Thou deedless dreamer, lazying out a life
Of self-suppression, not of selfless love.
And Akbar feels that his dream of a universal church may by its very persuasiveness seduce him into complacency and so corrupt the will to act:
The shadow of a dream-an idle one
It may be. Still I raised my heart to heaven,
I pray'd against the dream. To pray, to do
To pray, to do according to the prayer,
Are, both, to worship Alla, but the prayers,
That have no successor in deed, are faint
And pale in Alla's eyes, fair mothers they
Dying in childbirth of dead sons.
I vowd Whate'er my dreams, I still would do the right
Thro' all the vast dominion which a sword,
That only conquers men to conquer peace,
Has won me.
On the other hand, a second body of poems proves that the ghostly promptings from the dark side of the human consciousness, which flicker through all Tennyson's work, visited the aging poet with greater and greater urgency. His need to believe in the existence of some controlling power outside the limitations of time and space had always been strong; towards the end of his life he was readier to accept the revelations of the inner mind, although its activities remained as much a mystery as ever to.him. Furthermore, the impulse to give expression while there was yet time to the complex intuitions of the imagination overruled that concern for the artist's communicative function which had led to the sublimation of the deeper meanings in so much of his previous writing. As a result, the later volumes contain such remarkable poems as The Ancient Sage and Vastness, in which the pretense of objectifying theme through didactic narrative is dropped, and the author lets his imagination have its way in highly personal and often cryptic utterance. [61/62]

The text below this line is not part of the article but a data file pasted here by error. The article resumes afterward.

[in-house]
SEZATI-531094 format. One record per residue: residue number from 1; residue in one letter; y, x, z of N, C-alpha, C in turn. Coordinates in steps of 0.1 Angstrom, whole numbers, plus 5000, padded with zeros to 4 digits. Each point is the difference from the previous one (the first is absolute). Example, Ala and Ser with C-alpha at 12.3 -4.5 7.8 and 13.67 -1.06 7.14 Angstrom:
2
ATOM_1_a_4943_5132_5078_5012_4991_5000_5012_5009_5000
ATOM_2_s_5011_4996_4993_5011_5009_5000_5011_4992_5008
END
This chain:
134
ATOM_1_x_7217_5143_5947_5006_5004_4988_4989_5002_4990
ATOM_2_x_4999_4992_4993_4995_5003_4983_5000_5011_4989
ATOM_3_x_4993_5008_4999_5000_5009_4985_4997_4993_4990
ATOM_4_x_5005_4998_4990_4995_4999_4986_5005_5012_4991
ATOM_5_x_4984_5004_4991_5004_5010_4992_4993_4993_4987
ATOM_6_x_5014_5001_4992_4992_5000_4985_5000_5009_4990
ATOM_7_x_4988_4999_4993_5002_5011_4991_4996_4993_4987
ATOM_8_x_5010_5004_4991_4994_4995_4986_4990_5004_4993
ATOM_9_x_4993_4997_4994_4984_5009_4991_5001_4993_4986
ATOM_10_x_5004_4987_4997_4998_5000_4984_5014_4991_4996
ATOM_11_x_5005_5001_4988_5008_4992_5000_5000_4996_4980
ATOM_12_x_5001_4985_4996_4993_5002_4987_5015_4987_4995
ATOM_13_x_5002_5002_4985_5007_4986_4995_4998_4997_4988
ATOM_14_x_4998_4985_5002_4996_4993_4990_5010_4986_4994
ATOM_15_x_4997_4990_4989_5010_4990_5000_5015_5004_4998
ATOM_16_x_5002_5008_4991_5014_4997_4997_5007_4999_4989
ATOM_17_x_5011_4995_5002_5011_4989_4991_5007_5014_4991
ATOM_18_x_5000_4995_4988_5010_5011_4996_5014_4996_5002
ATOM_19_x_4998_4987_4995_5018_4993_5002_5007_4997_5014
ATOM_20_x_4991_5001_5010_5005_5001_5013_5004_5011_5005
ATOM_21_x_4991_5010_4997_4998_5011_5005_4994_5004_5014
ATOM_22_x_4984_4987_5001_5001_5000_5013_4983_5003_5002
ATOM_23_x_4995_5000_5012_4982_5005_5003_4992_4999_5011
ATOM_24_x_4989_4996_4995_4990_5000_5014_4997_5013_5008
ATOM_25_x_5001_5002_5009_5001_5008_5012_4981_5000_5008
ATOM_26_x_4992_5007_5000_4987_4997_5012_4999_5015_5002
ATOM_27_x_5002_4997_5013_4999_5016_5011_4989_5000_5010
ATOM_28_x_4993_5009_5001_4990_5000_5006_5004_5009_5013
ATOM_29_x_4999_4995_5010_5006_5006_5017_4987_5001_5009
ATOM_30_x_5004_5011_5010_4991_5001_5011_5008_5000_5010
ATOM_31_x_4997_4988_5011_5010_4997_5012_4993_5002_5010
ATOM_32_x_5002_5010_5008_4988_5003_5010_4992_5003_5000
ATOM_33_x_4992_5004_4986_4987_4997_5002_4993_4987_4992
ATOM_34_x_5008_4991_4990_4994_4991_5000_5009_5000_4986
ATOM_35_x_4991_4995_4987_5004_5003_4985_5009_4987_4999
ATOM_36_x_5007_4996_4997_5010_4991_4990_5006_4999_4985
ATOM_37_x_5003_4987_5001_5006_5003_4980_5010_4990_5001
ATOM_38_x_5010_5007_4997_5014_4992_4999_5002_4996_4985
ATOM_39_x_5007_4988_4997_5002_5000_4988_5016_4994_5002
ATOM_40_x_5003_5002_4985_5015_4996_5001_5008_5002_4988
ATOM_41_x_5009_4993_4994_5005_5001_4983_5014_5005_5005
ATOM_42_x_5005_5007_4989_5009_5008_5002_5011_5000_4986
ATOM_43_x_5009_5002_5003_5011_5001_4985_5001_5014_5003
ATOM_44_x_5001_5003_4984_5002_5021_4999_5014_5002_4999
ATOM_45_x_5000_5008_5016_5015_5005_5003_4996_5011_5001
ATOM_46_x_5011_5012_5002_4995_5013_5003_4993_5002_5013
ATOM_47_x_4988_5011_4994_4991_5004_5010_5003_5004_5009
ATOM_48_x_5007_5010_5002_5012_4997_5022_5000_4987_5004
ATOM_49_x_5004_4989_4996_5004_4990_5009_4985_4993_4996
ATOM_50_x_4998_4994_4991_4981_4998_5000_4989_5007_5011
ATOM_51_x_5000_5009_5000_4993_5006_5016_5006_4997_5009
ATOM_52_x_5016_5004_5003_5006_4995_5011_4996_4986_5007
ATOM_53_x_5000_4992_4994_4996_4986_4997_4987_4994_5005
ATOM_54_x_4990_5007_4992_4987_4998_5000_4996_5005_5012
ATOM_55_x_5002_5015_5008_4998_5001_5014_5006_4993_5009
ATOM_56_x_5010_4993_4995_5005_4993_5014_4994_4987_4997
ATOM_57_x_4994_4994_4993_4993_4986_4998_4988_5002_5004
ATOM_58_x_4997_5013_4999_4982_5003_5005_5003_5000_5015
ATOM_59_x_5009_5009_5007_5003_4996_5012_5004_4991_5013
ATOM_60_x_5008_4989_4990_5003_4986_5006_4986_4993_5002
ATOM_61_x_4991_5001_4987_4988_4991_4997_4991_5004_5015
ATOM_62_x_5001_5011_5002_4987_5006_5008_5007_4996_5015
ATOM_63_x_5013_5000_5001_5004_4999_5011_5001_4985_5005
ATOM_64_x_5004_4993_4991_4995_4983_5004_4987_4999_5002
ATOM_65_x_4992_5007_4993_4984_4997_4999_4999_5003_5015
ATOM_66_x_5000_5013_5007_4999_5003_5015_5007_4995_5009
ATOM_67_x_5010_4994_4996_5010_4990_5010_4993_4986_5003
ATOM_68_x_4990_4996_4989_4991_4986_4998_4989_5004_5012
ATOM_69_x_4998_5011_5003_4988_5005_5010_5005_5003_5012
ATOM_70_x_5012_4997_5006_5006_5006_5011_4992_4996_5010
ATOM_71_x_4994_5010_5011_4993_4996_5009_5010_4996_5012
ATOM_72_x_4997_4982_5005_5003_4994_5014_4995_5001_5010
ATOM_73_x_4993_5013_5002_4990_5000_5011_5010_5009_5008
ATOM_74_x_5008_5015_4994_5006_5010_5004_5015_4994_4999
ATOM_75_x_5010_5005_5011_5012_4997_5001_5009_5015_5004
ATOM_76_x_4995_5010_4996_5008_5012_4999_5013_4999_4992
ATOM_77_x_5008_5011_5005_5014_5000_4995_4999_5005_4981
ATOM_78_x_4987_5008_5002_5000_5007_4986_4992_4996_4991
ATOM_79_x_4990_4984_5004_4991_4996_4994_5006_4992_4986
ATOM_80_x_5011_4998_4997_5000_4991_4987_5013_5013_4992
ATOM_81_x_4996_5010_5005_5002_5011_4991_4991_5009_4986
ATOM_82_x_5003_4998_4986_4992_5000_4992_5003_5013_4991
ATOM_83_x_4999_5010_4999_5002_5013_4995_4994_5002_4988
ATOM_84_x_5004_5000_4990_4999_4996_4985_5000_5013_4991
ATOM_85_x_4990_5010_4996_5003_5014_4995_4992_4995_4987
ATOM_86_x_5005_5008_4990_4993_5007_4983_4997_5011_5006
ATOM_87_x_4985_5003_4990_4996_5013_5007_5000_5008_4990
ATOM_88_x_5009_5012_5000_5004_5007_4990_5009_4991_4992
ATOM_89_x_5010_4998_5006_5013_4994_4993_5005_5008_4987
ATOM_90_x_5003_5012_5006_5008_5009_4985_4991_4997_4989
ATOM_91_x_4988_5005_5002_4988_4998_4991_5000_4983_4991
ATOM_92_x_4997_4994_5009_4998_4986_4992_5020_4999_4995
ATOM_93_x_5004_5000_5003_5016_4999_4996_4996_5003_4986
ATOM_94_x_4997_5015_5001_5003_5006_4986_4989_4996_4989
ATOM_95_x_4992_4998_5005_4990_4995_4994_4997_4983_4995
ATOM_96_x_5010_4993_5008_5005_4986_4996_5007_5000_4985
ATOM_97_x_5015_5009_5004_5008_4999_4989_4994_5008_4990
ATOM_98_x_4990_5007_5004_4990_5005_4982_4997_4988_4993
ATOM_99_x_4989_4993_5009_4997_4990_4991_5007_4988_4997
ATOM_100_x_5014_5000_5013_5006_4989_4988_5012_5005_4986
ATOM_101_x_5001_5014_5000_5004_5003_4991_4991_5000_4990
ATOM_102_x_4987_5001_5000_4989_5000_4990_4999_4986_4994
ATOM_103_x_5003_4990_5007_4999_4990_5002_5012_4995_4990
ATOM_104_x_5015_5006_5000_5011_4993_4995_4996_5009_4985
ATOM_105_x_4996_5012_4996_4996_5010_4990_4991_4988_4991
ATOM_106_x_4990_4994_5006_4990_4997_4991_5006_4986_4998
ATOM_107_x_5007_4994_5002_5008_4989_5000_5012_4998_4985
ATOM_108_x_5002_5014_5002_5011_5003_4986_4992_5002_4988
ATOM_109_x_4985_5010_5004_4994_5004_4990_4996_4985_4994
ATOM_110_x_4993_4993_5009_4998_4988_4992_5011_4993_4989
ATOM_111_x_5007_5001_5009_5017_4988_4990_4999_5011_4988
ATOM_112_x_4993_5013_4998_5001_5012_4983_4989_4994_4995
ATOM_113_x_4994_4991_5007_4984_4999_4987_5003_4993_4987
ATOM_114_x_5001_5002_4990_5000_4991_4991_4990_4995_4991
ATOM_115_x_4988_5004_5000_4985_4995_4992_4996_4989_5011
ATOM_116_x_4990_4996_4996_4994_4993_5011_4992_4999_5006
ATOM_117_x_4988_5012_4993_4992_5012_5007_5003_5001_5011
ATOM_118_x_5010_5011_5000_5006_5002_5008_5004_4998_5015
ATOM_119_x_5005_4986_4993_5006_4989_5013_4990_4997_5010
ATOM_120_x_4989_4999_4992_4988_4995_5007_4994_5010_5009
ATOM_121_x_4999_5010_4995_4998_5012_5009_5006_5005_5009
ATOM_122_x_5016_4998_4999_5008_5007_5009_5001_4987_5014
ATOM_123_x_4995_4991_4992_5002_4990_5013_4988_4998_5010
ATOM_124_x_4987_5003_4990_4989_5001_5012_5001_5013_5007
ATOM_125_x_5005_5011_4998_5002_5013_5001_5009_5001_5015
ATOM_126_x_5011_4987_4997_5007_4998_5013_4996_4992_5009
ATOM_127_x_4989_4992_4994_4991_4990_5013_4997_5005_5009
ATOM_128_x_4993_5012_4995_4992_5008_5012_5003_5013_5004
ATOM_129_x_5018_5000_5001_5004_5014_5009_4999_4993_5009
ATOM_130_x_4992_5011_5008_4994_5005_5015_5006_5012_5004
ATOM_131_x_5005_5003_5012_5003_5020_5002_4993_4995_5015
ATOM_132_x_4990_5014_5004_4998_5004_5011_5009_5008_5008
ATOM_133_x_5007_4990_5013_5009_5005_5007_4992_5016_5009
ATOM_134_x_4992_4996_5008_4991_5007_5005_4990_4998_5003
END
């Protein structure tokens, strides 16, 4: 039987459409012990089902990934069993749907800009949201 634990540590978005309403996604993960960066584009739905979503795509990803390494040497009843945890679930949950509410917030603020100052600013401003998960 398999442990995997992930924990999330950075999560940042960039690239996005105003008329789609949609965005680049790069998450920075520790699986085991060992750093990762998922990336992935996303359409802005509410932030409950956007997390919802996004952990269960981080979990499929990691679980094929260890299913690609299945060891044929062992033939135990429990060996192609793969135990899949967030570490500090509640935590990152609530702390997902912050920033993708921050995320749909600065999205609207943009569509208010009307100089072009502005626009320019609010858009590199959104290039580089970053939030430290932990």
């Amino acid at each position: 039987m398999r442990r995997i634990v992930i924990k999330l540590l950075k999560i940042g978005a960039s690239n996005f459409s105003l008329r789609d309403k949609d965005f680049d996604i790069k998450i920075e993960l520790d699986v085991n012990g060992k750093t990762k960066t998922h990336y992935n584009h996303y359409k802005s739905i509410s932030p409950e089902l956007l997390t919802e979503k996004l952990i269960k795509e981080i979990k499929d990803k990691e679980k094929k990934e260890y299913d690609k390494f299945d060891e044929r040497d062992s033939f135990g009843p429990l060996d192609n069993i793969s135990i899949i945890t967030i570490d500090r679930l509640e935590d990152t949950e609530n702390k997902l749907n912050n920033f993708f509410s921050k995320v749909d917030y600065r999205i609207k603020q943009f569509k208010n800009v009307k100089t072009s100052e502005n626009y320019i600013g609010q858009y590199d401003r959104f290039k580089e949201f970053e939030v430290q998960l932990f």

This poetry, as the voice of Tennyson's inner being, is shot through with visions of a transcendental kind. Nor is it surprising to find that the pilgrimage of the spirit towards ultimate truth presents itself, as often as not, under the aspect of a quest. The machinery of vision and the quest thus continues to motivate the themes of many of the later poems; and in the case of two of the most notable, "Merlin and the Gleam" and "The Voyage of Maeldune," it prescribes the form. The first of these is a thinly disguised apologia for Tennyson's entire poetic career, viewed in terms of the generating impulses within each successive period. The "Voyage of Maeldune" is a broader allegoric representation of the life journey, rendered through symbols often perplexingly private. Analysis of these poems would only serve to explore ways of the imagination which have already been sufficiently travelled; but Tennyson's choice of the quest as a mode for embodying his profoundest spiritual convictions may suggest the inherently vitalistic habit of mind which is perhaps his strongest bond with the Victorian age. For in the quest, the active and contemplative life meet and are reconciled. It is the finite objective of revenge which holds Maeldune and his companions together and makes them persevere in their long and arduous journey, even though the wisdom garnered along the way invalidates the goal when it is at last in sight. And as Tennyson himself tells us in "Merlin and the Gleam," the vision becomes all the more compelling after it has been challenged by sorrowful recognition of the disparity between shadow and substance, the actual and the ideal in this world: